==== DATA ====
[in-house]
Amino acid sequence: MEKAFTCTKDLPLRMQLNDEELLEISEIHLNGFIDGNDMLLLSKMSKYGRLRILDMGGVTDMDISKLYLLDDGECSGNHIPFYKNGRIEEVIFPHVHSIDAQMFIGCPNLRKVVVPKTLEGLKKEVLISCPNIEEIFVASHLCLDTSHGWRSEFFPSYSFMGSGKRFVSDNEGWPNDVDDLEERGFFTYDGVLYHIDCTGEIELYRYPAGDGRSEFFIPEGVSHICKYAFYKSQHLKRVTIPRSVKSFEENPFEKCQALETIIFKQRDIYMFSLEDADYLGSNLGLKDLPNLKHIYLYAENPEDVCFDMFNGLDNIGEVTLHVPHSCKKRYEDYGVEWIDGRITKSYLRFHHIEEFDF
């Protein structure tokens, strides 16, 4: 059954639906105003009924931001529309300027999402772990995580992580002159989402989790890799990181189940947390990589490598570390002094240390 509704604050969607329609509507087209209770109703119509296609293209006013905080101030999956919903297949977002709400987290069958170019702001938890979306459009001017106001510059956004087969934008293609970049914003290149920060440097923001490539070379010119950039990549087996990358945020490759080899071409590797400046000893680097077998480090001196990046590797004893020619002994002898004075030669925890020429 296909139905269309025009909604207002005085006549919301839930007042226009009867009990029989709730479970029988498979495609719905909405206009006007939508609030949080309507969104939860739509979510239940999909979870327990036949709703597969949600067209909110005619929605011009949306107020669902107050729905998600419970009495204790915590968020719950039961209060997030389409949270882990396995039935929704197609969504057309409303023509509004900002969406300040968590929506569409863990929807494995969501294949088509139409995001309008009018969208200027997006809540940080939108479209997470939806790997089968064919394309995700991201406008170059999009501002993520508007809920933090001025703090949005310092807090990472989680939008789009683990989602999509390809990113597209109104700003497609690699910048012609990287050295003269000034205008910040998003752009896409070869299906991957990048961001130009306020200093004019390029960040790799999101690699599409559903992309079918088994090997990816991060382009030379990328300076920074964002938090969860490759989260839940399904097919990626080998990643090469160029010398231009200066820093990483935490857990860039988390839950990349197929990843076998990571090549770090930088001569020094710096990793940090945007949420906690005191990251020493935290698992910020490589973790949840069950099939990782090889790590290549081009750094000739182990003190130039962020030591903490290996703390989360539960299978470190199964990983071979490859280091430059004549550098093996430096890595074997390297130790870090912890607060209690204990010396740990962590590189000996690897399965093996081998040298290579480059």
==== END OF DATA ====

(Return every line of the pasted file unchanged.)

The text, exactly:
[in-house]
Amino acid sequence: MEKAFTCTKDLPLRMQLNDEELLEISEIHLNGFIDGNDMLLLSKMSKYGRLRILDMGGVTDMDISKLYLLDDGECSGNHIPFYKNGRIEEVIFPHVHSIDAQMFIGCPNLRKVVVPKTLEGLKKEVLISCPNIEEIFVASHLCLDTSHGWRSEFFPSYSFMGSGKRFVSDNEGWPNDVDDLEERGFFTYDGVLYHIDCTGEIELYRYPAGDGRSEFFIPEGVSHICKYAFYKSQHLKRVTIPRSVKSFEENPFEKCQALETIIFKQRDIYMFSLEDADYLGSNLGLKDLPNLKHIYLYAENPEDVCFDMFNGLDNIGEVTLHVPHSCKKRYEDYGVEWIDGRITKSYLRFHHIEEFDF
């Protein structure tokens, strides 16, 4: 059954639906105003009924931001529309300027999402772990995580992580002159989402989790890799990181189940947390990589490598570390002094240390 509704604050969607329609509507087209209770109703119509296609293209006013905080101030999956919903297949977002709400987290069958170019702001938890979306459009001017106001510059956004087969934008293609970049914003290149920060440097923001490539070379010119950039990549087996990358945020490759080899071409590797400046000893680097077998480090001196990046590797004893020619002994002898004075030669925890020429 296909139905269309025009909604207002005085006549919301839930007042226009009867009990029989709730479970029988498979495609719905909405206009006007939508609030949080309507969104939860739509979510239940999909979870327990036949709703597969949600067209909110005619929605011009949306107020669902107050729905998600419970009495204790915590968020719950039961209060997030389409949270882990396995039935929704197609969504057309409303023509509004900002969406300040968590929506569409863990929807494995969501294949088509139409995001309008009018969208200027997006809540940080939108479209997470939806790997089968064919394309995700991201406008170059999009501002993520508007809920933090001025703090949005310092807090990472989680939008789009683990989602999509390809990113597209109104700003497609690699910048012609990287050295003269000034205008910040998003752009896409070869299906991957990048961001130009306020200093004019390029960040790799999101690699599409559903992309079918088994090997990816991060382009030379990328300076920074964002938090969860490759989260839940399904097919990626080998990643090469160029010398231009200066820093990483935490857990860039988390839950990349197929990843076998990571090549770090930088001569020094710096990793940090945007949420906690005191990251020493935290698992910020490589973790949840069950099939990782090889790590290549081009750094000739182990003190130039962020030591903490290996703390989360539960299978470190199964990983071979490859280091430059004549550098093996430096890595074997390297130790870090912890607060209690204990010396740990962590590189000996690897399965093996081998040298290579480059």